How do StepStick Protectors work and what exactly do they protect?

If I use them with Pololu style stepper drivers, can I unplug for example the motor while the driver is powered without damaging the driver?

  • $\begingroup$ The linked drivers protectors use flyback diodes, a very good article can be found here. It is fairly complicated to explain in other words (I'm no electrical engineer); someone with an electrical engineering background might be able to explain it more simple. You can also try posting the question on EE.SE. $\endgroup$
    – 0scar
    Jun 6 '19 at 20:08

To Protect, or Not to Protect

From the web site you reference:

The SilentStepStick Protector is an add-on module for StepStick and Pololu A4988 compatible stepper motor drivers. The board provides flyback diodes (freewheeling diodes) for the motor outputs, so that they are also protected against induction voltages in the unpowered state of the driver.

The v2 protector also contains a diode from the logic voltage (anode) to the motor voltage (cathode), so that the power supply order of all SilentStepSticks is always guaranteed.

Since I assume you've read this, please indulge some explanation of the electrical engineering.


Every motor has a part called the "rotor" that rotates, and a part called the "stator" that is stationary.

In the stepper motors usually used in 3D printers, the rotor is a permanent magnet and the stator consists of coils of wire. In normal operation, the current flowing through the coils creates a magnetic field. The rotor aligns itself with the field of the stator. To move, the stator field is shifted by changing the current in the coils, and the magnetic force causes the rotor to rotate to align the fields.

Generated Voltages

As Faraday discovered, a changing magnetic field induces a voltage in a wire. There are two ways that the magnetic field changes. The first is that the current changes or stops. That introduces little high voltage blips into the motor coils. The motor drivers are well prepared to handle this blips. The second is when the rotor is forced to turn by an outside force, such as sliding the bed. As these voltages are not related to action the motor driver is causing, some of the techniques used to handle the voltage spikes may not be as robust.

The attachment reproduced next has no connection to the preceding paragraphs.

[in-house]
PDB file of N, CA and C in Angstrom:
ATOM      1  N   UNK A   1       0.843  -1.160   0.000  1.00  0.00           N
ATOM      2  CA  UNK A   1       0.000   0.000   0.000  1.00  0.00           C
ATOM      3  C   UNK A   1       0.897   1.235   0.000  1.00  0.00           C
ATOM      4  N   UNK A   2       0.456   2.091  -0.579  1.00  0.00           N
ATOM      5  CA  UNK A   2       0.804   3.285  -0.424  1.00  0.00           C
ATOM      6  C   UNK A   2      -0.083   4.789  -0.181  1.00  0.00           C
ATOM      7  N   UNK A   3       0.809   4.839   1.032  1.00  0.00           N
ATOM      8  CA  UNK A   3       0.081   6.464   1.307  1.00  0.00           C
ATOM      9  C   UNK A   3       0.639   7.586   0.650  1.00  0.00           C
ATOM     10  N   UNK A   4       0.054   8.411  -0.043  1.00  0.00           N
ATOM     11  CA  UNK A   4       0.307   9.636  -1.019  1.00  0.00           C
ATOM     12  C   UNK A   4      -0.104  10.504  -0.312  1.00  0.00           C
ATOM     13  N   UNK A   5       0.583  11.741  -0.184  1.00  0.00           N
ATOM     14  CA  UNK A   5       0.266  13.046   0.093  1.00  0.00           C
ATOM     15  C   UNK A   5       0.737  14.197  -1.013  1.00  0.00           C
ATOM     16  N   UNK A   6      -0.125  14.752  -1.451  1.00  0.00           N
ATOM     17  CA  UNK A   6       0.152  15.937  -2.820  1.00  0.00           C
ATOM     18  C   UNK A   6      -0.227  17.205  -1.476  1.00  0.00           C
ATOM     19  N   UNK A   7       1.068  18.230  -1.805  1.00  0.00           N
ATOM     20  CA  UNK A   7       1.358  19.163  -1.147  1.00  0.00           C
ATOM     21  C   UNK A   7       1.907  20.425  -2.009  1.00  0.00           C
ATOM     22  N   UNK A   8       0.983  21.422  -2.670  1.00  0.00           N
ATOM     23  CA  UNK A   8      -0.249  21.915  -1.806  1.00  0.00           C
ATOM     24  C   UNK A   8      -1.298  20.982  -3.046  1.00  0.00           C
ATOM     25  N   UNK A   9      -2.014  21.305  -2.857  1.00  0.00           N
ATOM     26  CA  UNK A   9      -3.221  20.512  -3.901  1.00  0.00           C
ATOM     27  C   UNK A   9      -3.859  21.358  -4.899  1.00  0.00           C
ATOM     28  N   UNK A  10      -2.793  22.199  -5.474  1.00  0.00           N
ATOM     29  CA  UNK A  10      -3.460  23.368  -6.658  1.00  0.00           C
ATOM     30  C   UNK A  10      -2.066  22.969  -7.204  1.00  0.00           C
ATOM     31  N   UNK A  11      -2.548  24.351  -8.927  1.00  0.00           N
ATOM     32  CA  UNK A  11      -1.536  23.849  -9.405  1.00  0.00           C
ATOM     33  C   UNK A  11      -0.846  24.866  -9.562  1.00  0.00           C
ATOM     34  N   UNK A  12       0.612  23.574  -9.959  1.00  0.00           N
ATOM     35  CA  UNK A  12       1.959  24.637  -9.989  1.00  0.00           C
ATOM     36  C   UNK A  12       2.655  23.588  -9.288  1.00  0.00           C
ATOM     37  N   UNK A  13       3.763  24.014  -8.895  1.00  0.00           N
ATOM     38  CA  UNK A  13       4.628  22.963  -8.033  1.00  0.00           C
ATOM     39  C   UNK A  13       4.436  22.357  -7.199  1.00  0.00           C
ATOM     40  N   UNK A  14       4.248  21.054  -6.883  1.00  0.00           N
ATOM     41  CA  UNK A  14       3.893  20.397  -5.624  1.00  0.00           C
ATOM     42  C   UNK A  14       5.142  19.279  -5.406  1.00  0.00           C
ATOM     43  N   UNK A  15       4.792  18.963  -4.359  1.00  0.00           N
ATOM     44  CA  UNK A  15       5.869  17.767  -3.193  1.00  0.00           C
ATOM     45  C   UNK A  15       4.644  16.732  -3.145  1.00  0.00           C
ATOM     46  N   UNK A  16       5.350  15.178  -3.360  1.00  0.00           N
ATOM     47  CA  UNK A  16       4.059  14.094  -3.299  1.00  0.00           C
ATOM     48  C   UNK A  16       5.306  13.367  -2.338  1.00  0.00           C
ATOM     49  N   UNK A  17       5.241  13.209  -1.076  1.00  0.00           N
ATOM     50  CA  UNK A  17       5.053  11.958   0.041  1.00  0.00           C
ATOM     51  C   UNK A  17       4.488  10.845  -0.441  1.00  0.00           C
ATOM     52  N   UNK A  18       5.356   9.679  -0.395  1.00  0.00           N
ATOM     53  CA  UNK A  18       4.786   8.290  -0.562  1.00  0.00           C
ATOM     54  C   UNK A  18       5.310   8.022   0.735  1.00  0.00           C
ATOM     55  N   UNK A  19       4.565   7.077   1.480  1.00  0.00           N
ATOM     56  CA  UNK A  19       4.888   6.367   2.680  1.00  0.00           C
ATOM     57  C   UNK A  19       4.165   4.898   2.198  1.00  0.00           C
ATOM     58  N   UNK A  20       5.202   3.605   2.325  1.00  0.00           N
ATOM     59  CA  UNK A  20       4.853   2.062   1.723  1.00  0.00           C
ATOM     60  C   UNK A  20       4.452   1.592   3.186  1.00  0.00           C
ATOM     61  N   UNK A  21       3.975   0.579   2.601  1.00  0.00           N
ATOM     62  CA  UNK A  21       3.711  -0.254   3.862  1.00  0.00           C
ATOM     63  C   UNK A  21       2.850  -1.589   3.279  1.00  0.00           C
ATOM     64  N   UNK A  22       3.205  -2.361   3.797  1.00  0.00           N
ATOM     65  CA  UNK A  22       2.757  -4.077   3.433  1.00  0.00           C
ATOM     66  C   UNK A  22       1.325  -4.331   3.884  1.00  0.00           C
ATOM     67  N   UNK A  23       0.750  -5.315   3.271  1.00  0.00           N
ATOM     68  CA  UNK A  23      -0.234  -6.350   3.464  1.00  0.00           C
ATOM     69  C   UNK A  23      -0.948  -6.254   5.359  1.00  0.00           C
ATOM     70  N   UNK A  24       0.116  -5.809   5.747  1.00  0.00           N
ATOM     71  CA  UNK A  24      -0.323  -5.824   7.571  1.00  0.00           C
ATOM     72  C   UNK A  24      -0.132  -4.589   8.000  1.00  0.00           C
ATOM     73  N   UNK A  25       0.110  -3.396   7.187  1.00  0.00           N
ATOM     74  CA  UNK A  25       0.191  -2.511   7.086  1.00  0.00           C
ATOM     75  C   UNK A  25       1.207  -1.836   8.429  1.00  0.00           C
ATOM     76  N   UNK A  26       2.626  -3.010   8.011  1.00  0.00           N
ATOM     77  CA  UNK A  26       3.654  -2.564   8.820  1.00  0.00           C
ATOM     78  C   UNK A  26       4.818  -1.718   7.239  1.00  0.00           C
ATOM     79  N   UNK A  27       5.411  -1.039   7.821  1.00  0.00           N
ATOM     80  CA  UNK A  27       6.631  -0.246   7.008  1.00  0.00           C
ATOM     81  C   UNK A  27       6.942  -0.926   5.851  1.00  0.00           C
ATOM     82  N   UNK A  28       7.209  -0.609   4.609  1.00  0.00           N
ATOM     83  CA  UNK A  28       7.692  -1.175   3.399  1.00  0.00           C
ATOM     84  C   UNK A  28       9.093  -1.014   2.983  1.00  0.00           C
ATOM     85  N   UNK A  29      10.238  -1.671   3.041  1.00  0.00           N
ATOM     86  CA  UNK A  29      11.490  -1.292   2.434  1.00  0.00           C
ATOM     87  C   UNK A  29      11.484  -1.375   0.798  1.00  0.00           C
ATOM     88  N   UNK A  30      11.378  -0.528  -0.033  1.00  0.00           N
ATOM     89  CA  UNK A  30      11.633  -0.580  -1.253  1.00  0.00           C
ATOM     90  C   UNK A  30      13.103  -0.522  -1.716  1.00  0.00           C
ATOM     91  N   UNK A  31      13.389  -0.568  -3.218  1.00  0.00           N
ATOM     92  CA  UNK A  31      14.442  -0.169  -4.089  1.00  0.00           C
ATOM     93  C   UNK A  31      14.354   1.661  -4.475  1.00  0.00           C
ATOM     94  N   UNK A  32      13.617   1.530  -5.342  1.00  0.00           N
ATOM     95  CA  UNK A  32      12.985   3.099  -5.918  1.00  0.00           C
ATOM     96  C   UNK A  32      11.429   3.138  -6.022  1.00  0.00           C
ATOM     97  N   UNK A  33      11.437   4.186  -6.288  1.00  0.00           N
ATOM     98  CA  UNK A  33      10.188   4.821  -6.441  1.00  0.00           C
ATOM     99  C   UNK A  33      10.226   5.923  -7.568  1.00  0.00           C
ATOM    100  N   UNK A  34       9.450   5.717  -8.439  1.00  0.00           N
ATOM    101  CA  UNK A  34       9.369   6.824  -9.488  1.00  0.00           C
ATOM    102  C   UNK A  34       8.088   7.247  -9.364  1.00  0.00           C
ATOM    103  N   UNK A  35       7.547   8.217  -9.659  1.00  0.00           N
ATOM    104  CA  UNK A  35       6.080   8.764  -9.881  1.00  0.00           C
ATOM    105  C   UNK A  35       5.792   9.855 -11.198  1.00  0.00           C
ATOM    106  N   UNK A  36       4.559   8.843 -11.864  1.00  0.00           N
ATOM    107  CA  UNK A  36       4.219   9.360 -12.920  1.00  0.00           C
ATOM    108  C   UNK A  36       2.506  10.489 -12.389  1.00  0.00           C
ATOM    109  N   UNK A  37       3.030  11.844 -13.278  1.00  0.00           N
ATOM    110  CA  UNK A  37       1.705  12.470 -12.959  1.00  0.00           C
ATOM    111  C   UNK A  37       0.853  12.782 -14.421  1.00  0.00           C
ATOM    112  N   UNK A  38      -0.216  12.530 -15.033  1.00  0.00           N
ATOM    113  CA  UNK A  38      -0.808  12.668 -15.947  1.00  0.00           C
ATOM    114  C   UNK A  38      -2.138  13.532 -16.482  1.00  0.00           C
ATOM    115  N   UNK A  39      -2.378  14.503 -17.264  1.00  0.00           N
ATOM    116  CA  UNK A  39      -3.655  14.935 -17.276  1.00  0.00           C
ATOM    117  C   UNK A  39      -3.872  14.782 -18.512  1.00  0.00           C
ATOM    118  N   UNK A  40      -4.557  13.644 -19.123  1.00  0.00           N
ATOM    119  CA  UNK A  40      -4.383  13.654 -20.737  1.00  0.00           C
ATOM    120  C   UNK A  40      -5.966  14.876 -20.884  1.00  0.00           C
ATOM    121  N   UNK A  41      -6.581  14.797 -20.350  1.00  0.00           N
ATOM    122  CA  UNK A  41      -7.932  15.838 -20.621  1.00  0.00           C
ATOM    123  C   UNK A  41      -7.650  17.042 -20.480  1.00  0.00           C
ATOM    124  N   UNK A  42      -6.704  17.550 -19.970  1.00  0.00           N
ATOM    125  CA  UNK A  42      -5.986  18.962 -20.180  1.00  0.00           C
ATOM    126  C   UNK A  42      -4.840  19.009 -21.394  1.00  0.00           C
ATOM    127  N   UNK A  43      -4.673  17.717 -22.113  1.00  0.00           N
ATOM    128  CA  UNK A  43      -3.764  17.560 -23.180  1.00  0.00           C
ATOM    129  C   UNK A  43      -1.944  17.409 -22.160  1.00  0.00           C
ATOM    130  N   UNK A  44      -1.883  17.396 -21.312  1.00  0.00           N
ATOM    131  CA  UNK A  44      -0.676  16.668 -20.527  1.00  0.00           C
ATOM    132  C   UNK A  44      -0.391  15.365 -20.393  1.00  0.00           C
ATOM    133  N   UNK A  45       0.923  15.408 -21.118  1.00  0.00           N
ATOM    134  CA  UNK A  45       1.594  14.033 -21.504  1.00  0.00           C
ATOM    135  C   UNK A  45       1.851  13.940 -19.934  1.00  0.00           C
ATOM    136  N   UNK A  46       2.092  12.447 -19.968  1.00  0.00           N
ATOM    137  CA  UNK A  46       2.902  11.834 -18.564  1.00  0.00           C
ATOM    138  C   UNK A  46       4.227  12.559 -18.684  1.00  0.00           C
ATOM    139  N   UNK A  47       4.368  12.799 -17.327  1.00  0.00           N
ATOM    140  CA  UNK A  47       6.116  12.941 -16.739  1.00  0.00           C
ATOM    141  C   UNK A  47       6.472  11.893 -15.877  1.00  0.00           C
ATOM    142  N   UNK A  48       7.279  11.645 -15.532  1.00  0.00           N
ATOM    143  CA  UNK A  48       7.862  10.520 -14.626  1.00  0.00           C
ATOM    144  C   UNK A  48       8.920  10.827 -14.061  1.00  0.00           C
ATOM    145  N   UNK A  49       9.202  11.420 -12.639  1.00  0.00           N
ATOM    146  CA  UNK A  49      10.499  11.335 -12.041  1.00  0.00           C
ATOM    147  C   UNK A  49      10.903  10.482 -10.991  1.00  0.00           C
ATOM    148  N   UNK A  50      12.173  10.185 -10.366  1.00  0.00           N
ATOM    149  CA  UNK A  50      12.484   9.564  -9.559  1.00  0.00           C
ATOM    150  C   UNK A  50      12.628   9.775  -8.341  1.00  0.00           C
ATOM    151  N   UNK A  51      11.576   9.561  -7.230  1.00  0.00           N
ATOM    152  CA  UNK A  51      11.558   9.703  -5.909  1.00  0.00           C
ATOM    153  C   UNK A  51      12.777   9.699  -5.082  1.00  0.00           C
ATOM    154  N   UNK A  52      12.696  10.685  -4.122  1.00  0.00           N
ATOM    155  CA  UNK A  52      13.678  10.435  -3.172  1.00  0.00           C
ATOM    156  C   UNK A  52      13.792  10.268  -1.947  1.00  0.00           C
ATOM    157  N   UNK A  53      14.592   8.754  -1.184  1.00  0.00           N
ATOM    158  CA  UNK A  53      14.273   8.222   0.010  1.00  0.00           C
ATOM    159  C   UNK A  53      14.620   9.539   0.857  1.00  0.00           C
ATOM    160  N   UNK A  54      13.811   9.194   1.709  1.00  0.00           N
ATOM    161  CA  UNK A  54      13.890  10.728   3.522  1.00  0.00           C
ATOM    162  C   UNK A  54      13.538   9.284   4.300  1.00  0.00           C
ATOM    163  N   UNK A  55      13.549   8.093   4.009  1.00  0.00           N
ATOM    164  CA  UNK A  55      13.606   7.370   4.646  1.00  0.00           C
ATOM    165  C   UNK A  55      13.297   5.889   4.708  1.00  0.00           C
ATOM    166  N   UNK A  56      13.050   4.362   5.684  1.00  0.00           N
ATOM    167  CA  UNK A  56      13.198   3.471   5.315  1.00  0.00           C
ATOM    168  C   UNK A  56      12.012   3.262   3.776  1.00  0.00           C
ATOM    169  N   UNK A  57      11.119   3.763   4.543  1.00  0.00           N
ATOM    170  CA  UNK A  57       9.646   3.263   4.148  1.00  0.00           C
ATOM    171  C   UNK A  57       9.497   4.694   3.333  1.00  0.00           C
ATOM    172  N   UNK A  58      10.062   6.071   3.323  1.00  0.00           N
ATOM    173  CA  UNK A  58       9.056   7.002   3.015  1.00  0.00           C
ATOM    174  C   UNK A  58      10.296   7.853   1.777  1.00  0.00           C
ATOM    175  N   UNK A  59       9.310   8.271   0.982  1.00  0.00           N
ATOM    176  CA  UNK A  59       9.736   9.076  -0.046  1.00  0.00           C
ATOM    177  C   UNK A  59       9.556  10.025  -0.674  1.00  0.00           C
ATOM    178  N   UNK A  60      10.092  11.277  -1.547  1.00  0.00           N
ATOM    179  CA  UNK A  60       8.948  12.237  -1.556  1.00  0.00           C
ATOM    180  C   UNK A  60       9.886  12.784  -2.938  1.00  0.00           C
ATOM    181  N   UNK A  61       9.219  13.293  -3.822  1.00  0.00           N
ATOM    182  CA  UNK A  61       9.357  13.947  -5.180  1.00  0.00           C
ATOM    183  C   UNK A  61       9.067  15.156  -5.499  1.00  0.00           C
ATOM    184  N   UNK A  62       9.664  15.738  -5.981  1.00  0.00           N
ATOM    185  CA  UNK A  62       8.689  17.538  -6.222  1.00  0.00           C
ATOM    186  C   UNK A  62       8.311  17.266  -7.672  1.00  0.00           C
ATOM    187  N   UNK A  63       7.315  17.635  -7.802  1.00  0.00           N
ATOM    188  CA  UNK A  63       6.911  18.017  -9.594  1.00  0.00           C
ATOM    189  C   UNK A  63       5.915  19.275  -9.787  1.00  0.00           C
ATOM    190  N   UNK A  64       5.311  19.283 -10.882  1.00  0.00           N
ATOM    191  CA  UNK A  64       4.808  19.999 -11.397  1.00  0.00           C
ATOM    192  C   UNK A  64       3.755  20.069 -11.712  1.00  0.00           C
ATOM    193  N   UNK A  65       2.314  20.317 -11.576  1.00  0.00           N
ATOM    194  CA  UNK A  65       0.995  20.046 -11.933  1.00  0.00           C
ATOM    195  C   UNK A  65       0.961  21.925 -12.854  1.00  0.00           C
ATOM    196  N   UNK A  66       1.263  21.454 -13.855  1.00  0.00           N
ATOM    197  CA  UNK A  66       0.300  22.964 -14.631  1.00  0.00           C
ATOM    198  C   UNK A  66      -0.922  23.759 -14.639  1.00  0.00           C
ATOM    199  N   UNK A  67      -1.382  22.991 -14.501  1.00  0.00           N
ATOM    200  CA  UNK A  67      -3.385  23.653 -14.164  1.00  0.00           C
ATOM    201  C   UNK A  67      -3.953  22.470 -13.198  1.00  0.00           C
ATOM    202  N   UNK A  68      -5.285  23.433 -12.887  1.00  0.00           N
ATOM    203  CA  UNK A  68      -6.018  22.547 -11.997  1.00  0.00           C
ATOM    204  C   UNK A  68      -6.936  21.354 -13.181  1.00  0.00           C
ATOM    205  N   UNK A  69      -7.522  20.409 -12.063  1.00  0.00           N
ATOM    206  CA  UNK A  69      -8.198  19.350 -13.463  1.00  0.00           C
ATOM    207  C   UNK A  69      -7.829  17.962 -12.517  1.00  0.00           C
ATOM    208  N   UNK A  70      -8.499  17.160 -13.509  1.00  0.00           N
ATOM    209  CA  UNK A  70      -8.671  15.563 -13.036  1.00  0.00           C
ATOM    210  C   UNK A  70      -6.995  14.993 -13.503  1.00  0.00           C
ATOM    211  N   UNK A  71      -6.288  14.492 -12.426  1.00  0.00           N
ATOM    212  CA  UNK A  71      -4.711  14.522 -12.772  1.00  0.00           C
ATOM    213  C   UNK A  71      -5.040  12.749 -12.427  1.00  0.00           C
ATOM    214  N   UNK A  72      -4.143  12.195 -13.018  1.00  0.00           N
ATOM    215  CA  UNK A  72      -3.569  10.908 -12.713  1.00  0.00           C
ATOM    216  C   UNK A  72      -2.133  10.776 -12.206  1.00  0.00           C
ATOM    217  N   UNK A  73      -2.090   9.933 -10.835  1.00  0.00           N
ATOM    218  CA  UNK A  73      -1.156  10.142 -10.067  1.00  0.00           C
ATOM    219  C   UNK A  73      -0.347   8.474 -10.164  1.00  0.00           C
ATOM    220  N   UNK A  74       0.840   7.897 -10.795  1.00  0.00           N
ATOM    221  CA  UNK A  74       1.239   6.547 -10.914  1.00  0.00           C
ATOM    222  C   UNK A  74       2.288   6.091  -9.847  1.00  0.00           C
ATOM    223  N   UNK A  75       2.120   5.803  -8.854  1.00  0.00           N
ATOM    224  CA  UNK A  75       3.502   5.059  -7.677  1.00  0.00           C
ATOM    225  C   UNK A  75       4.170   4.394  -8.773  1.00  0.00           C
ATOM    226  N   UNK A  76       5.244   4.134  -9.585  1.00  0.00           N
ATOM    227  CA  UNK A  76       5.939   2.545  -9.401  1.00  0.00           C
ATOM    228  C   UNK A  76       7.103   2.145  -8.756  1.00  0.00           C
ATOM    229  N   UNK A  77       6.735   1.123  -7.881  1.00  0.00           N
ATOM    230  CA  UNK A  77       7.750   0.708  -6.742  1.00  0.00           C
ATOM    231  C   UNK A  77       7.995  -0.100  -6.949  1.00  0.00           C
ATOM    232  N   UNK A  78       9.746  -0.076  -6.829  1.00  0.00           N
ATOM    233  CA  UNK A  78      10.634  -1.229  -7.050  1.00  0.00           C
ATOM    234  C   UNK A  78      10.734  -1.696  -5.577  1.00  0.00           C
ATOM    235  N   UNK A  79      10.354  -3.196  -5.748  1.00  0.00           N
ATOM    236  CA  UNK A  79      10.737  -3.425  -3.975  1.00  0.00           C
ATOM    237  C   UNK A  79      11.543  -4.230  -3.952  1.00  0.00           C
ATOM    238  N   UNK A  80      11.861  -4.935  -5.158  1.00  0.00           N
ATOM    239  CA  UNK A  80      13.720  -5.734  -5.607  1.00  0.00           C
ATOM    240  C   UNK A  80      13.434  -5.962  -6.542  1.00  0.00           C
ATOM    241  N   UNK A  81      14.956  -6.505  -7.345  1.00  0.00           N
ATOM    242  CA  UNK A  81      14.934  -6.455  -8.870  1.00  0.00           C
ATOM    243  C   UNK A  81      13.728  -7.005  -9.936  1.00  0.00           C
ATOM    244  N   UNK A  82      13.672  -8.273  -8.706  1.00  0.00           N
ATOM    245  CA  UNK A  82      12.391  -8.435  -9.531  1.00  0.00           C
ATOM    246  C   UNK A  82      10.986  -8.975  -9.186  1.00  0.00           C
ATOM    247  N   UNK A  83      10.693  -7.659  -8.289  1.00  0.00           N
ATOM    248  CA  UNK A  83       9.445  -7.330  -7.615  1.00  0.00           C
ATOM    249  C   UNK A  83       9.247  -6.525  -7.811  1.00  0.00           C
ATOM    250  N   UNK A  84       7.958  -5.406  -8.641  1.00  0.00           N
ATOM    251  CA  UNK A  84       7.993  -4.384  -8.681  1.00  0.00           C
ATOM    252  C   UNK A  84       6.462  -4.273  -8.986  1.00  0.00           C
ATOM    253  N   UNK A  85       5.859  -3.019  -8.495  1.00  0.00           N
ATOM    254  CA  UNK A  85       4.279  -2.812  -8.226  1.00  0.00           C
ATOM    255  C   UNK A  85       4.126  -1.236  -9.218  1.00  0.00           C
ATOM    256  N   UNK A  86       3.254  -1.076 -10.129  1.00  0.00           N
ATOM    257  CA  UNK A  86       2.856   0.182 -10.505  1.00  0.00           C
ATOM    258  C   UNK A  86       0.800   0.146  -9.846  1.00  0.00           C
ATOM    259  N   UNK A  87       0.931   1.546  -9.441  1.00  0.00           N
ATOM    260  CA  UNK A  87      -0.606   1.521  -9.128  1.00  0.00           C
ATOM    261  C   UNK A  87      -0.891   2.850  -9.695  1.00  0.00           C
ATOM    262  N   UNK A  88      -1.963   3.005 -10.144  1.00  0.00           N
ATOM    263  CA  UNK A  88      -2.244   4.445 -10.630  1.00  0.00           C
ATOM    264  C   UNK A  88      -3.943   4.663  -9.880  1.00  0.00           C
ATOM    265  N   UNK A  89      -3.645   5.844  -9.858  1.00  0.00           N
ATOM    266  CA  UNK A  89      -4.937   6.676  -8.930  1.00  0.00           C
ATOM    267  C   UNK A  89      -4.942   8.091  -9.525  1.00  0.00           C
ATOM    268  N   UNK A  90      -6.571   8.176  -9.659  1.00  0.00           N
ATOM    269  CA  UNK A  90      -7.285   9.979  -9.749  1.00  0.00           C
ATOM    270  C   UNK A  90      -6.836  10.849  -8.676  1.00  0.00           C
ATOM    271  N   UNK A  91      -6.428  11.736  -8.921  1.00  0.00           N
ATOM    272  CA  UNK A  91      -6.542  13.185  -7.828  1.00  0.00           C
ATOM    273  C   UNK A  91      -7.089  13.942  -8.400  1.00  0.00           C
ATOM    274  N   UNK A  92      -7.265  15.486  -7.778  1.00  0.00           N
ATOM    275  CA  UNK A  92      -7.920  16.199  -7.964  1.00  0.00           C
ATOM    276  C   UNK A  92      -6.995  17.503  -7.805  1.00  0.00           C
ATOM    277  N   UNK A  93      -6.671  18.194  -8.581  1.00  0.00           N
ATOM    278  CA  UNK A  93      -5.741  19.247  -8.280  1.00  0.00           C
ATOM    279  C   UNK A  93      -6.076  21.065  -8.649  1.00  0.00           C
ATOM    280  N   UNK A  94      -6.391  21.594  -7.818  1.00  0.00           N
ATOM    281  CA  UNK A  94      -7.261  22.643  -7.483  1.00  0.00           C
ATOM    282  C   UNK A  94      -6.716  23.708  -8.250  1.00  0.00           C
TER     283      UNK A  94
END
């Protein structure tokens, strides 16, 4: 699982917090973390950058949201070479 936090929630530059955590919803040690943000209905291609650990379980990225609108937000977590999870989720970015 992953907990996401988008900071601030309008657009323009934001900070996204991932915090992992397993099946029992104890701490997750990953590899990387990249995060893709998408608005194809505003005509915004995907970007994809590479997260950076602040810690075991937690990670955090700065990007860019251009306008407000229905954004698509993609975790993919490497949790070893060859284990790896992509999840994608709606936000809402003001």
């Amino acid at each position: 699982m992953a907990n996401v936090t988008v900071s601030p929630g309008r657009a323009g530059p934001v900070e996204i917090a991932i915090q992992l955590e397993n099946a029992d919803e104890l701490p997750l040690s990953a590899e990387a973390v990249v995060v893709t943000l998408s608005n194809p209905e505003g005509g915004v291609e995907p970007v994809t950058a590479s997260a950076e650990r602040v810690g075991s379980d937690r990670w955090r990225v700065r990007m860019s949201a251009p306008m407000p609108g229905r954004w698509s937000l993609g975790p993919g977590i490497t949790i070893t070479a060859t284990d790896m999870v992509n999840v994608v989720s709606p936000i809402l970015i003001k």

The protection boards you point to consist of diodes to limit the magnitude of the voltages that the coil can produce. This is redundant with the diodes and protections built into the driver chips, but it may offer stronger protection.


In this responder's opinion, you are unlikely to see a great benefit from these boards, but perhaps there are vulnerabilities I am unaware of. You are also unlikely to do any harm.

You asked specifically if, with the protectors installed, you could unplug the motor while it is passing current. The protectors may help with that, or they may not. Interrupt the connection creates a spark, and arcing through the air, that makes many high-frequency components which may not (or may) be effectively clamped by the diodes. For best results, you could add the protectors, and also avoid interrupting the motor current while powered.

  • $\begingroup$ The community shows various result using these protectors. I always thought that print heads with a lot of mass (e.g. direct driver extruder mounted on carriage) benefit more as a high mass will not stop instantaneous causing flyback currents (motors become generators). $\endgroup$
    – 0scar
    Jun 6 '19 at 20:45
  • $\begingroup$ There is a maximum deceleration rate based on the torque the drivers can cause in the motors. This is related more to the strength of the magnetic fields then the motor acting as a generator. In particular, the drivers are controlling that by the currents they are passing through the coils. The movement of the rotor does induce a reverse voltage in the coils, the back-emf, which somewhat limits the maximum speed the stepper motor can attain, although the greater limit is the ability of the drivers to change the current in the coils fast enough. That ability is driven by the supply voltage. $\endgroup$
    – cmm
    Jun 6 '19 at 21:50
  • $\begingroup$ Thanks for pointing that out! $\endgroup$
    – 0scar
    Jun 6 '19 at 22:01

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